In a way, Prosek had already been behind that piano for years — she started playing when she was 4 — and she’s still there, determining how the music should work for dozens of productions throughout the Twin Cities, whether it’s directing the music for Mu Performing Arts’ “Into the Woods” or arranging the orchestrations for Park Square Theatre’s “The Color Purple.”

Most recently, it led to Latte Da’s triumphant “Sweeney Todd,” a show that combined trained musicians with lead actors who were a little out of their comfort zones when it came to singing.

“Sally Wingert and Mark Benninghofen would be the first to tell you they’re not known as singers,” Prosek notes. (The actual comment from Wingert, who also did Latte Da’s “Cabaret,” is, “I have no business being in a musical. None. But I could go on and on about how Denise supported me both times I did musicals with Latte Da.”)

On the one hand, Prosek says the younger performers in “Sweeney Todd” — which will be revived, with the same cast, in March 2017 — were awed to be working with stage vets Wingert and Benninghofen. On the other hand, Wingert and Benninghofen were tackling huge jobs.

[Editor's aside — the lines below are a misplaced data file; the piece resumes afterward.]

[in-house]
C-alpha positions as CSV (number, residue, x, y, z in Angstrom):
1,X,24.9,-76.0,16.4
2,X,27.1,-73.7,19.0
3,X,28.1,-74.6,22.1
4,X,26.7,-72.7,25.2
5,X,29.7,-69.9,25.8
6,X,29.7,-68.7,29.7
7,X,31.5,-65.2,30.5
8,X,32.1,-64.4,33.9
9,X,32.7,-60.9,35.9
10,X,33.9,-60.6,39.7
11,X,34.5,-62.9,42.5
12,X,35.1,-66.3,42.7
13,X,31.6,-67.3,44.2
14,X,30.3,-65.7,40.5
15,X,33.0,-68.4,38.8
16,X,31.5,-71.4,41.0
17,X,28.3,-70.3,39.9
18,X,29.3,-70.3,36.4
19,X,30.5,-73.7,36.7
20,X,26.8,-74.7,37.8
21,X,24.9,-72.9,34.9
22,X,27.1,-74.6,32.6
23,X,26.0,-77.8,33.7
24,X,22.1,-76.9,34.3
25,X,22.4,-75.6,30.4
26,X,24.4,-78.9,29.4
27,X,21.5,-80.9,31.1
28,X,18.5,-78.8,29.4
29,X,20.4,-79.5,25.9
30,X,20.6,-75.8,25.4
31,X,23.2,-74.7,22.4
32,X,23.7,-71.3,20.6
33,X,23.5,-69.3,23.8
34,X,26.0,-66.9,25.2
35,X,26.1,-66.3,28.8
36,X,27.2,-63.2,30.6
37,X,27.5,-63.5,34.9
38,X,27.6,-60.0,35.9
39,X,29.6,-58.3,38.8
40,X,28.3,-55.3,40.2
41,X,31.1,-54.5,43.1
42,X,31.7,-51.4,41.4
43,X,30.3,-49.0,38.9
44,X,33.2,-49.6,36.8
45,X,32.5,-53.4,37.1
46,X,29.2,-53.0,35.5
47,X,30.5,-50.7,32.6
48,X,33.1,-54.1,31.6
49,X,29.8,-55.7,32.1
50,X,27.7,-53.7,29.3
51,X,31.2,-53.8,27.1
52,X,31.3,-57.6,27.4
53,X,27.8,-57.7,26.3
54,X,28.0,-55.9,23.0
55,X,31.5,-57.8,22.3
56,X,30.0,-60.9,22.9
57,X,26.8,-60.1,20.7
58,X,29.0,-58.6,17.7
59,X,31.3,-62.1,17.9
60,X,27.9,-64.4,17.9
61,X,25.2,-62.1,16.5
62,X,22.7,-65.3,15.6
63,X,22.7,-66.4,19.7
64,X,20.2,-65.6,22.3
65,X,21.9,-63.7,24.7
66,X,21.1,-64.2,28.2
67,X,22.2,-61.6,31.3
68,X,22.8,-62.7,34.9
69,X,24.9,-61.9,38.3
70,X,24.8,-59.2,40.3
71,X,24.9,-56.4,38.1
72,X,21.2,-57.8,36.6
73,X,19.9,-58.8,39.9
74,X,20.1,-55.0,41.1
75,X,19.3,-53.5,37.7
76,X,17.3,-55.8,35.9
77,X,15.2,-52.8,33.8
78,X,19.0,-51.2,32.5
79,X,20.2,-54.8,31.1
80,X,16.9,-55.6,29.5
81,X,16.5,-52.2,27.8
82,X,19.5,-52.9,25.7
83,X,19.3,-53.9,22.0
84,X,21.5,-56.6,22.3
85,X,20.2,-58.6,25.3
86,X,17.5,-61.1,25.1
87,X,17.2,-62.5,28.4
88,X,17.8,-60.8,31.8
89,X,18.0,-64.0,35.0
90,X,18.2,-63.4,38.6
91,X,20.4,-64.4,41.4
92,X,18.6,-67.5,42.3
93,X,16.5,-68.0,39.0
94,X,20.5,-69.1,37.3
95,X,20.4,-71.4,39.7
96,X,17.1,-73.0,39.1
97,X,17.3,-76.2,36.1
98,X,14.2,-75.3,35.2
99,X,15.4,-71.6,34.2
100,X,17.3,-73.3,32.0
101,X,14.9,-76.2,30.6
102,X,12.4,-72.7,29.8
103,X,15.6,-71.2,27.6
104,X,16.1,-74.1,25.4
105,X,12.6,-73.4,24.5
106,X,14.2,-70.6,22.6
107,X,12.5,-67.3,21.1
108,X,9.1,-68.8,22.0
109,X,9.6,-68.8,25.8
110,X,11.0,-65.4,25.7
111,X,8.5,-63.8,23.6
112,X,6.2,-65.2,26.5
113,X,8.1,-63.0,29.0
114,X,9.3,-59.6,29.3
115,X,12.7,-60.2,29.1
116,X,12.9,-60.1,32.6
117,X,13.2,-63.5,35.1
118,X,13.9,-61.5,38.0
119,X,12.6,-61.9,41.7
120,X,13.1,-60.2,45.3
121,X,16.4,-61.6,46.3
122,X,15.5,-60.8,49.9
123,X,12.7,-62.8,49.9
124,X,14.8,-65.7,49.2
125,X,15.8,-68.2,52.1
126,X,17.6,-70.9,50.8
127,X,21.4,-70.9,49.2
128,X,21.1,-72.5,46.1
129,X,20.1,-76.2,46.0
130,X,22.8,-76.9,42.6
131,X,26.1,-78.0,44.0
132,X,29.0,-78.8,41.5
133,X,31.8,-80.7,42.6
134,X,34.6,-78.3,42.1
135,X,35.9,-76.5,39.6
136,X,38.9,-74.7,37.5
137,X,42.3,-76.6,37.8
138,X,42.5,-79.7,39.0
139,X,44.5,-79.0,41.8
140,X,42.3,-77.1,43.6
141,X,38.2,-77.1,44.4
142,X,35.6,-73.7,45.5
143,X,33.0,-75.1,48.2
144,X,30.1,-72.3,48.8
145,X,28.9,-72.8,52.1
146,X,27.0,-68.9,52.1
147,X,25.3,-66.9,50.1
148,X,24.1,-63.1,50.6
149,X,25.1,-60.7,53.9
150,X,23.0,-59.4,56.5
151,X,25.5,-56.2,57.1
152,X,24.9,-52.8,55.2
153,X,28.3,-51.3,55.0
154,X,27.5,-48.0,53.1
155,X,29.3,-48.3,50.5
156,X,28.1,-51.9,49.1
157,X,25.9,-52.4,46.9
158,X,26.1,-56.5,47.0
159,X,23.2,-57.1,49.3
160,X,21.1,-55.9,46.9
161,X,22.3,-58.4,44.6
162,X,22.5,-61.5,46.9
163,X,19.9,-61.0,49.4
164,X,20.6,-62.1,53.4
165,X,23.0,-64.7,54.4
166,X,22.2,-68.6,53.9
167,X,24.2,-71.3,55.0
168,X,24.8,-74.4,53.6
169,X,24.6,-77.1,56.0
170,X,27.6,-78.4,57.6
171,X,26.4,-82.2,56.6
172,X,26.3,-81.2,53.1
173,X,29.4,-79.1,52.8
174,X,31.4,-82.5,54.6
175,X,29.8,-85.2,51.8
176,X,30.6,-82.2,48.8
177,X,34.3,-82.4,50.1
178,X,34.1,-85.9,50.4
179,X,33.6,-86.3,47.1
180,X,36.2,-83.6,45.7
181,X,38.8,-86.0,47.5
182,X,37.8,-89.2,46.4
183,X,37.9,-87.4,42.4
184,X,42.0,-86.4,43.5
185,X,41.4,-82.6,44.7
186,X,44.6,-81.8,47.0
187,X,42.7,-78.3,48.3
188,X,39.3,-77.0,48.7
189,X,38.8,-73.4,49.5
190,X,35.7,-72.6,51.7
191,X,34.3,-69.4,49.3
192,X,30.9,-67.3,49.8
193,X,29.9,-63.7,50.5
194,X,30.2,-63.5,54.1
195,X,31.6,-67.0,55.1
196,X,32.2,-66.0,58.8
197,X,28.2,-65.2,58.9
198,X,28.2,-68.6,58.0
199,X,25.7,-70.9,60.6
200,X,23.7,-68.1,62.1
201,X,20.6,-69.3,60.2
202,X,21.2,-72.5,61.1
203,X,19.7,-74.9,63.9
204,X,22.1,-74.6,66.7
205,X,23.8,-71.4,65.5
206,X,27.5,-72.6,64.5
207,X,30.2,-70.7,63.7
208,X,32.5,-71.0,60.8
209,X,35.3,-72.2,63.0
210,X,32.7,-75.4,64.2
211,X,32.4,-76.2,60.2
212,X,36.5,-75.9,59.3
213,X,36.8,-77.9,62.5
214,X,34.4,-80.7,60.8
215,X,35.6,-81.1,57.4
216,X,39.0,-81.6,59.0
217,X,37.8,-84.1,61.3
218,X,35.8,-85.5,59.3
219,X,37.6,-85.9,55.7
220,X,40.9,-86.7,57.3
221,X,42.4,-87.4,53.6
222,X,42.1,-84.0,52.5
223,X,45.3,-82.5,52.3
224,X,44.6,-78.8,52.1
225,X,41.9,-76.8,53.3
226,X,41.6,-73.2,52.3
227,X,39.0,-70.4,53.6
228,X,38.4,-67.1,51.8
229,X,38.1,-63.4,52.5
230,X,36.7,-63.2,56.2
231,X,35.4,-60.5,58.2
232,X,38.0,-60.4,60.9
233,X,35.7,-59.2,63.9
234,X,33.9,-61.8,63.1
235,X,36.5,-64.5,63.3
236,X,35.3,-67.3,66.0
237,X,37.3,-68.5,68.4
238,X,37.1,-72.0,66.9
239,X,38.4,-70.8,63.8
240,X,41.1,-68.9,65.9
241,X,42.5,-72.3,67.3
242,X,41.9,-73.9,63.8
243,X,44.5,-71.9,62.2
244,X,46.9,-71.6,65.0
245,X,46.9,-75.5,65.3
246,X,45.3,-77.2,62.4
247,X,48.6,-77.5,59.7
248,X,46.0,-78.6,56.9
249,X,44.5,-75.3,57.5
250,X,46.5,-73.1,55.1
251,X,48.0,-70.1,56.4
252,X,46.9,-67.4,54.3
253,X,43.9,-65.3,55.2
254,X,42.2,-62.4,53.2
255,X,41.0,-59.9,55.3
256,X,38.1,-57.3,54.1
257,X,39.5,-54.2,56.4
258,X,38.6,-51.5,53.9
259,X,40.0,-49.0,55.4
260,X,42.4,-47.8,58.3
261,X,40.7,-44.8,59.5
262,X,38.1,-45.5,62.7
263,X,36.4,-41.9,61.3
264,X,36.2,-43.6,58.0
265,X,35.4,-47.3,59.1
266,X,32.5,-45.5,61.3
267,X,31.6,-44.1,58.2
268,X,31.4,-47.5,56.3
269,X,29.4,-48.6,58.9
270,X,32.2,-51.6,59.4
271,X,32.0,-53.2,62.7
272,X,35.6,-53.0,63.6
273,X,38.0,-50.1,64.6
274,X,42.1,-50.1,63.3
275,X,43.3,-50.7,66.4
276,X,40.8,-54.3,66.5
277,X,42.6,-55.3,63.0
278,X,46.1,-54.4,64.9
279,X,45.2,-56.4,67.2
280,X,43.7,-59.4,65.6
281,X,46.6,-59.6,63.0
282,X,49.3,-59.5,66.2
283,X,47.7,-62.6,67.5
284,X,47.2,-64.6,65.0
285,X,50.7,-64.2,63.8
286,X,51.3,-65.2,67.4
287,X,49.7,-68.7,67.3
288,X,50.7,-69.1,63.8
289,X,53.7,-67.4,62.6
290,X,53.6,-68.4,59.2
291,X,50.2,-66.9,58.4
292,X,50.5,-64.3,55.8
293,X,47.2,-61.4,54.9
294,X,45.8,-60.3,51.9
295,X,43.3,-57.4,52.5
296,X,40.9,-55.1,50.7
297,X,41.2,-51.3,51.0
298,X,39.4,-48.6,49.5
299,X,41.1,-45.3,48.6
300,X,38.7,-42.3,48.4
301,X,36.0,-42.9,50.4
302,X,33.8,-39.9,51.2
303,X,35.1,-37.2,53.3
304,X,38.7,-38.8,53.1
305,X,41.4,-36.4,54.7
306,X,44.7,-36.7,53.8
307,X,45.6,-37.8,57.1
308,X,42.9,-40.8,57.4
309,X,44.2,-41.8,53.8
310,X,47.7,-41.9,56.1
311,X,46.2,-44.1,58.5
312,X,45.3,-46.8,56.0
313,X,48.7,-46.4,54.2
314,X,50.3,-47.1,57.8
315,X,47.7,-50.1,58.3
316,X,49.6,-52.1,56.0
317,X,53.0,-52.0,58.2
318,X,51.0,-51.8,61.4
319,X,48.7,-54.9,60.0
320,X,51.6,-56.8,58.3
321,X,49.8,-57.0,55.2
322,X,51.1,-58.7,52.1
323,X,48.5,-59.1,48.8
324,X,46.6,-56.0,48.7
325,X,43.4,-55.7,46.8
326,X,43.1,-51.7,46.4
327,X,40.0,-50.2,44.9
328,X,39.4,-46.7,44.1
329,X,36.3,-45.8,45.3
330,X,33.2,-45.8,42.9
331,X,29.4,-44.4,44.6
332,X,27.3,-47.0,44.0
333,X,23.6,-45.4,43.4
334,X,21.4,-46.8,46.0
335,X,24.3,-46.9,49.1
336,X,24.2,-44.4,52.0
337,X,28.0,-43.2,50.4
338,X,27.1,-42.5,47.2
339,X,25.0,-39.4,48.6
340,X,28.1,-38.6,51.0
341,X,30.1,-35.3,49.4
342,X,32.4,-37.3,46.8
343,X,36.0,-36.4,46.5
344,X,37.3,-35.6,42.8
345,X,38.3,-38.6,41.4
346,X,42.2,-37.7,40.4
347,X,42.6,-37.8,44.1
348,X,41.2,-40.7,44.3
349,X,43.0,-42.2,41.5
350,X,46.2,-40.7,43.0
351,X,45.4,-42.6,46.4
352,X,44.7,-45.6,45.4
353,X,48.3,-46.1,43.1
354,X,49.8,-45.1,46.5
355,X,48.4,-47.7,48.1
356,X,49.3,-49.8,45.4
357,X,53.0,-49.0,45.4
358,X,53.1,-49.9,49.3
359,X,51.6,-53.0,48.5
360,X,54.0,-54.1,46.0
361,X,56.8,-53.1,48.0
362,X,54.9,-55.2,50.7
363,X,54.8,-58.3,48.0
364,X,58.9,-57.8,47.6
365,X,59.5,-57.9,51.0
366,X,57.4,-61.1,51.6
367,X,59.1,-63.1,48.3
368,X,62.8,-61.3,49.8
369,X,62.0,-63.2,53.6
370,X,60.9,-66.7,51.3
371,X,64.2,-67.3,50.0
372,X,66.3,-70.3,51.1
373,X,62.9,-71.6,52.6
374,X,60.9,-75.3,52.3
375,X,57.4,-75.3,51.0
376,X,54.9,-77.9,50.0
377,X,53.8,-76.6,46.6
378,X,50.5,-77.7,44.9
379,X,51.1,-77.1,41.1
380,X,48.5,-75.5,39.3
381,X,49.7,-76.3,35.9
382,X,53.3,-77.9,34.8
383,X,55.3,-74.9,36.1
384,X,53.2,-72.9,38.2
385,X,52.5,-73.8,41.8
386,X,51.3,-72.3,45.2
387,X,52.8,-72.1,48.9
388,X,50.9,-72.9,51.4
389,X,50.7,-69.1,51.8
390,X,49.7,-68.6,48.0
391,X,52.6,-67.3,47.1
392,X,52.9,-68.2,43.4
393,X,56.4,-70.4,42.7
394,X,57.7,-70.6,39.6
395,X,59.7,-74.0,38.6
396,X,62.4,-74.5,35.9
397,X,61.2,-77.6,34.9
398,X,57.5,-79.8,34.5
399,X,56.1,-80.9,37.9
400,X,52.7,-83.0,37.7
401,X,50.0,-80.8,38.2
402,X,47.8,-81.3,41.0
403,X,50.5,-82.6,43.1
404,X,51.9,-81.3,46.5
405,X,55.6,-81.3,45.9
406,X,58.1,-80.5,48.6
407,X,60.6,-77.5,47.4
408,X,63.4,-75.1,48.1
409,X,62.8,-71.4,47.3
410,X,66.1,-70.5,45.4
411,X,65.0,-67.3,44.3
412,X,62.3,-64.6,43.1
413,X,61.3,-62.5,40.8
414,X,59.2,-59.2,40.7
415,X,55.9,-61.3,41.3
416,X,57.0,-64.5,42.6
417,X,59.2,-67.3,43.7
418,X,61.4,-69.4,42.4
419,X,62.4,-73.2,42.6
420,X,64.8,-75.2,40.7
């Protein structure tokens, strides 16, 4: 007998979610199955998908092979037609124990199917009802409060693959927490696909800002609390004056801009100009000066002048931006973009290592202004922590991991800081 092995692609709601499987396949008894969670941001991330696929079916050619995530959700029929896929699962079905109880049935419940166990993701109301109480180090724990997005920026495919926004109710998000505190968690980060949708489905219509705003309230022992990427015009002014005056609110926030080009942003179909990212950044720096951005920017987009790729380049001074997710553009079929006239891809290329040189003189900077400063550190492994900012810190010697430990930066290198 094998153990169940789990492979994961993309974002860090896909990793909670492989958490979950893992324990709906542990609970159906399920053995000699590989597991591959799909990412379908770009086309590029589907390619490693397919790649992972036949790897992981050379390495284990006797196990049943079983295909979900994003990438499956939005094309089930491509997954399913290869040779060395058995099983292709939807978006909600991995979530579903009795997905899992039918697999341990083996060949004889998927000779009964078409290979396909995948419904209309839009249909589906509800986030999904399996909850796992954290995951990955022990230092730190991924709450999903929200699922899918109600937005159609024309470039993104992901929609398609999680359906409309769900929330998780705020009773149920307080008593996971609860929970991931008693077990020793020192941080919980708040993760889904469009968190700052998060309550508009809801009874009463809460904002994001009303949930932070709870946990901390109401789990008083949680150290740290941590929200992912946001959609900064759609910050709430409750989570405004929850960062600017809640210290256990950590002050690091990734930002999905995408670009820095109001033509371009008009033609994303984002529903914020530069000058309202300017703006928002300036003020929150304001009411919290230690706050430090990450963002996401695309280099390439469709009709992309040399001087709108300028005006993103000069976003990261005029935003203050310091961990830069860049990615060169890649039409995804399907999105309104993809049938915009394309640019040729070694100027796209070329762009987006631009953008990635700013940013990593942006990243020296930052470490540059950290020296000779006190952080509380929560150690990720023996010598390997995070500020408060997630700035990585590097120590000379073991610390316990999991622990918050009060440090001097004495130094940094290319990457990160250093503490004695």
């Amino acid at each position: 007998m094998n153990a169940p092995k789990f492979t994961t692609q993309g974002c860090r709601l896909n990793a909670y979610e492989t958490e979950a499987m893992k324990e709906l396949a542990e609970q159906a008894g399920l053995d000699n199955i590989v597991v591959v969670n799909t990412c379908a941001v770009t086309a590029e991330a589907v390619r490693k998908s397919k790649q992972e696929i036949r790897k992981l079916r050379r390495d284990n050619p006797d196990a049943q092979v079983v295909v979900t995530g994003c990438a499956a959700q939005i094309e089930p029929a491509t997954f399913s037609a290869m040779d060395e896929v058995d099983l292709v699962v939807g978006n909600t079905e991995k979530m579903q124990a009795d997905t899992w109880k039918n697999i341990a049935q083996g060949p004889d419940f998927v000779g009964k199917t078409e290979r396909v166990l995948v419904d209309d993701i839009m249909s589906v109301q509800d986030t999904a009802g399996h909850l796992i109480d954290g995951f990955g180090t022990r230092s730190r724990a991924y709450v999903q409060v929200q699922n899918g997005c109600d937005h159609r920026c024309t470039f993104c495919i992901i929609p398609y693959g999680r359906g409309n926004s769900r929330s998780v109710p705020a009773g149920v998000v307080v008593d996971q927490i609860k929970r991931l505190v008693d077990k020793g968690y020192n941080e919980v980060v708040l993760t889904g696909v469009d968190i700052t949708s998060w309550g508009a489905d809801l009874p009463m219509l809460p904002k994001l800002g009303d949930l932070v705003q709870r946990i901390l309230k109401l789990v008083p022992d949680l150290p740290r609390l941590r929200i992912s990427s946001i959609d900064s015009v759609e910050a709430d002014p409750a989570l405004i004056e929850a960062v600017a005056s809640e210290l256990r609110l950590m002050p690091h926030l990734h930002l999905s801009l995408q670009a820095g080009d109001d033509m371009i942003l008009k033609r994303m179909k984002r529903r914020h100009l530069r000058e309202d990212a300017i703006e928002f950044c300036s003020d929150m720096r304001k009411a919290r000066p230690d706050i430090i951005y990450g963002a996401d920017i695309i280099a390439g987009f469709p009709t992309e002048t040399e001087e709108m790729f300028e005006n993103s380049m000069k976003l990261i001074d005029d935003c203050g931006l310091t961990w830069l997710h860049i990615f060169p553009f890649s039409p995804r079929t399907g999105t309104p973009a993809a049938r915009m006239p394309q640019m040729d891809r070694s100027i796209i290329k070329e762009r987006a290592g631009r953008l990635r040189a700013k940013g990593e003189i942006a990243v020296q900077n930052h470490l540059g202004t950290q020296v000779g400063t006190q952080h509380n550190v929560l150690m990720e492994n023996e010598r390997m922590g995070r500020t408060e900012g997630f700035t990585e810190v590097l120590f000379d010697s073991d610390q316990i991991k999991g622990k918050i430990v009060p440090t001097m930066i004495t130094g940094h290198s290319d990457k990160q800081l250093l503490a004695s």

“It was about working with them to make sure they knew the language of what we were all talking about when we’d say ‘measure 45, beat 19’ or whatever. They were vulnerable, coming into this situation where they were surrounded by people who do read music and have studied it, so you want them to not worry about being embarrassed or trying things,” says Prosek, who often negotiates similar issues as a music director.

It’s a career Prosek, who attended St. Olaf College with the plan to be an accompanist, says only happened because the universe made it happen.

“I was working at Schmitt Music (in Minneapolis) one day when (legendary Twin Cities music director) Anita Ruth came in. We were chit-chatting and she said, ‘You should take one of my classes,’ so I did, and then (Chanhassen Dinner Theatres music director) Alan Shorter was in one day, too, and we were talking and I ended up working with him out at Chanhassen,” recalls Prosek, who had been prevented from her plan to attend grad school by a broken arm and had come to the Twin Cities in search of opportunity.

She quickly learned the job of a music director, which she describes as “hiring musicians, making sure the notes are right, trying to keep people happy. Also, the thing I’ve learned is really important is paying attention to the dramatic element, the idea that the actors should feel supported and comfortable or else the audience will feel their discomfort in the performances.”

After assisting others, Prosek’s first gig as a music director was in Garrison, Iowa, at a creamery that had been converted into a theater. The show was “Nunsense 2” and it was a major learning experience.